Do As I Do
When Urban Meyer announced his retirement just days after the Big Ten Championship Game, he sent the entire football program into a brief moment of controlled chaos.
Everyone still had their jobs to do and the schedule remained the same, but there was also a sense of unknown about the future. Meyer and athletic director Gene Smith wanted things to continue along smoothly for the players’ benefit, so that was the goal of each assistant coach.
Of course, they were doing this while not knowing if they would have a job once the Rose Bowl that they were preparing for was over.
Such is life in the profession, but it’s a tough way to live.
“It’s not easy,” offensive line coach Greg Studrawa said. “No, but you have to. It’s the same thing we tell players when they’re not ready or when they ask, ‘Coach, what about my needs?’ Well, your needs are behind this team. We’re going to win games first and then worry about what you have to do. We’re going to develop you and put you in great spots, but what’s number one? The team winning. They have to understand that, so I think as men, so should the coaches.”
Safeties In Numbers
Jordan Fuller heard the criticism about the safeties all season long. The missed tackles and blown coverages opposite him at strong safety led to big plays and questions from media and fans. Eventually things got better when Brendon White was forced into the lineup, replacing the uneven rotation of Isaiah Pryor and Jahsen Wint.
White solidified the tackling in the second level. Granted, maybe the points allowed didn’t improve all that much, but the revolving door finally stopped and guys were able to settle into their respective roles.
“I think as safeties we’ve grown tremendously throughout the whole season,” Fuller said. “I know we’ve had different guys next to me all season, but we finally found somebody in Brendon White and just everybody in their role contributed tremendously.”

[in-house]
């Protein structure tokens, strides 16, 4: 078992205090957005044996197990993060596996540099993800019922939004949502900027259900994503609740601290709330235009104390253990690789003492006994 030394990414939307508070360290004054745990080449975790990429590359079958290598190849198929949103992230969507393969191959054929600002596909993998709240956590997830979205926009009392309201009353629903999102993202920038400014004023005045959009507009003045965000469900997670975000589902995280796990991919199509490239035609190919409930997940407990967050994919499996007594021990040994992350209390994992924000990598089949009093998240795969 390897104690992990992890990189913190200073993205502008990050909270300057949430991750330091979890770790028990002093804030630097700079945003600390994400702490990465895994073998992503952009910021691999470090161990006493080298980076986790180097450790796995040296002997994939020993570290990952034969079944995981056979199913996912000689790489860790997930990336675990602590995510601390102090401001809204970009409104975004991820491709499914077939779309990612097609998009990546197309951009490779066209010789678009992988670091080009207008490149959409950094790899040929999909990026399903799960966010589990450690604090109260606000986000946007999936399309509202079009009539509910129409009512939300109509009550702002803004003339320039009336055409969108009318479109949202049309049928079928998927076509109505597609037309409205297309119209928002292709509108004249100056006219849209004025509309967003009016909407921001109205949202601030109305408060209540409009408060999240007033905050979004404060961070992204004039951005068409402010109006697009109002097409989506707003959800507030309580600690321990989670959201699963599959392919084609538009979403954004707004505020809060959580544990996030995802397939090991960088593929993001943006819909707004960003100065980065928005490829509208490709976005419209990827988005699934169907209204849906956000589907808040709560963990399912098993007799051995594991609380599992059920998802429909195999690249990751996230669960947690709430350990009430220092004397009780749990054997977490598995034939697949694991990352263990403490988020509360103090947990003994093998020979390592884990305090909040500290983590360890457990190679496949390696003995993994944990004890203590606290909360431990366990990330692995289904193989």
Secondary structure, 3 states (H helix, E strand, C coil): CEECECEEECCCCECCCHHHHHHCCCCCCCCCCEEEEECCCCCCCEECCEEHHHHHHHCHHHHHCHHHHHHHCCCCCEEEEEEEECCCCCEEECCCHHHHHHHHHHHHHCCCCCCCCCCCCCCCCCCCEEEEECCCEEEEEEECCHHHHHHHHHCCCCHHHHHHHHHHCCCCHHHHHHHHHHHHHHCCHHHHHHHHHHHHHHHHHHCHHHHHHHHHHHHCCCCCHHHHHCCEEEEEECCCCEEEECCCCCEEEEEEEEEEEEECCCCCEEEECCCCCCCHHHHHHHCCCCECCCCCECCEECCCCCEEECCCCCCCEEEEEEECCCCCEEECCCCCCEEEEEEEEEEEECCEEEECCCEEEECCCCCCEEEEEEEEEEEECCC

With White comfortable and playing well at strong safety and Fuller able to worry about himself at free safety, Wint and Pryor excelled on special teams, which was also key for the Buckeyes’ defensive success in 2018.
“Probably what a lot of people don’t notice, especially like on special teams and stuff like that, our room has contributed tremendously to this team, and I couldn’t be more proud,” Fuller said.
Game of Throws
Be honest, as an Ohio State fan, did you ever think you’d see the Buckeyes throw for over 5,000 yards in a single season like they did this past year?
Did you ever envision an OSU quarterback throwing 50 touchdowns in one single season? That’s double the number of the fifth-most in one season in school history.
With Ryan Day calling plays and Dwayne Haskins executing them, Ohio State turned into a passing offense the likes of which the Big Ten had never seen.
It was a very welcome sight to freshman Buckeye quarterback Matthew Baldwin.
“Dwayne can make plays with his feet, don’t get me wrong, but he’s more of a thrower,” Baldwin said. “He excels at that position. I’d say that’s what I am tailored towards too. I’m really happy to see this happen, and Coach Day has been so great all season. We started off this season knowing that this is going to be different than it has been and we’re going to throw the ball.”
Whoever wins the starting job in 2019 between Baldwin and Justin Fields better be ready to throw the ball because even though Haskins is gone, Day is back, and he’s got plenty of receivers back along with him.